(Webmaster Note: The following is from the South Bend Tribune, 9/19/04)
Multimedia play revives memories of firm, bygone past
By Howard Dukes
Tribune Staff Writer
SOUTH BEND -- If you've lived in South Bend for long and are over the age of 50, chances are you know somebody who lost their job when the Studebaker Corp. went out of business.
The impact of the collapse of big industry on families is one thing that attracted Michael Coffee of Niles to the play "Avanti: A Postindustrial Ghost Story," which premieres at the former Deluxe Sheet Metal factory, south of Stanley Coveleski Stadium in downtown South Bend, on Friday.
"My father worked for National Steel," Coffee said. "He was an executive for National Steel, and he was there (during) the buyout by U.S. Steel, and he lost his pension."
Coffee, who has roles as a Studebaker executive as well as an employee of the company, added that three generations of his family members of worked for National Steel.
The play is a large-scale multimedia production that depicts the 1963 closing of Studebaker, foreshadowing similar plant closings that followed throughout the country.
Playwright Jessica Chalmers said she named the play after the stylishly futuristic car that was the company's last-ditch effort at financial solvency. Chalmers is an assistant professor in the department of film, television and theatre at the University of Notre Dame.
"Forty years later, Studebaker's closing still affects the city of South Bend," said director Marianne Weems, a member of The Builders Association, a New York-based performing arts company, co-producing the production with the university. "The feeling you get when you drive through the town like this about the struggle it took to overcome a big closing like that really interests me."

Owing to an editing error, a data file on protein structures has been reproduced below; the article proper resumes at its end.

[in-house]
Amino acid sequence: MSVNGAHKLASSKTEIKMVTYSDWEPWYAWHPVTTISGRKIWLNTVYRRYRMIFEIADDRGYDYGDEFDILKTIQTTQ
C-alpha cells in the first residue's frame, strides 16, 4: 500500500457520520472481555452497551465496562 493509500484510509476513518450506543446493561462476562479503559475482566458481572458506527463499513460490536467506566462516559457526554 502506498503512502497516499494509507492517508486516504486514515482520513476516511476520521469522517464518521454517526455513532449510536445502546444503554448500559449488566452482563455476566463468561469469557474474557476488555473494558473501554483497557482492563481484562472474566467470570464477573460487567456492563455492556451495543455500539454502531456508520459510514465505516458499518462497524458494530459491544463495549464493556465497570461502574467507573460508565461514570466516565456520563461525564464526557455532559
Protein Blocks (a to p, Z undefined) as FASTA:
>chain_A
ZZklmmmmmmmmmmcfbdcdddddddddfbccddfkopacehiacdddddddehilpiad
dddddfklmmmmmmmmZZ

In the play, a demolition team that is preparing to implode one of the former Studebaker buildings encounters the ghost of a former Studebaker secretary.
The ghost serves as defender of employee records that were supposed to be destroyed at the time of the plant's closing, and is guarding the memories of the people who worked there.
The play switches between the past and present with video that projects old photos of the factory during its heyday and interviews with former employees made in the years after Studebaker closed.
The audience also meets characters such as Sherwood Egbert, one of Studebaker's last presidents who pinned the company's salvation on the Avanti.
The encounter between the ghost and the demolition team symbolizes the struggle between past and present that is resolved by the factory's demolition, Weems said.
Ultimately, the play is more about the past than the present, said Robin Slutsky, executive producer.
"It's not about the buildings, and it's not about the economy," Slutsky said. "It's about our perceived memories of a time and place."
To that end, Weems hopes the audience gets a sense of the respect everyone involved with the production has for Studebaker's legacy.
"I hope people feel the past is somewhat honored," Weems said. "There are these testimonials and a kind of acknowledgment of the glory days of Studebaker.
"At the same time, for me, there is a big question about what's going to happen to those kind of jobs, and it's not that we answer the question but that we raise it in an evocative and kind of ghostly way."
The fact that the performance venue will be an old factory only adds to the ghostly feel of the play. As do the video projectors which show old photographs and interviews with former employees.
"It's somewhere between film and theater," Weems said.
Transforming the space into a theater presented several challenges. The production staff had to figure out the best way to get the audience into and out of the space, Slutsky said. And a roof leak had to be repaired.
Still, doing a play about postindustrial change on the floor of an empty factory has some advantages.
"We are trying to create an environment that tries to evoke a past that has gone by," Weems said.
"Part of putting it in a factory is to remind people of that and to evoke those memories as visceral as possible."
Tribune staff writer Howard Dukes: email@example.com
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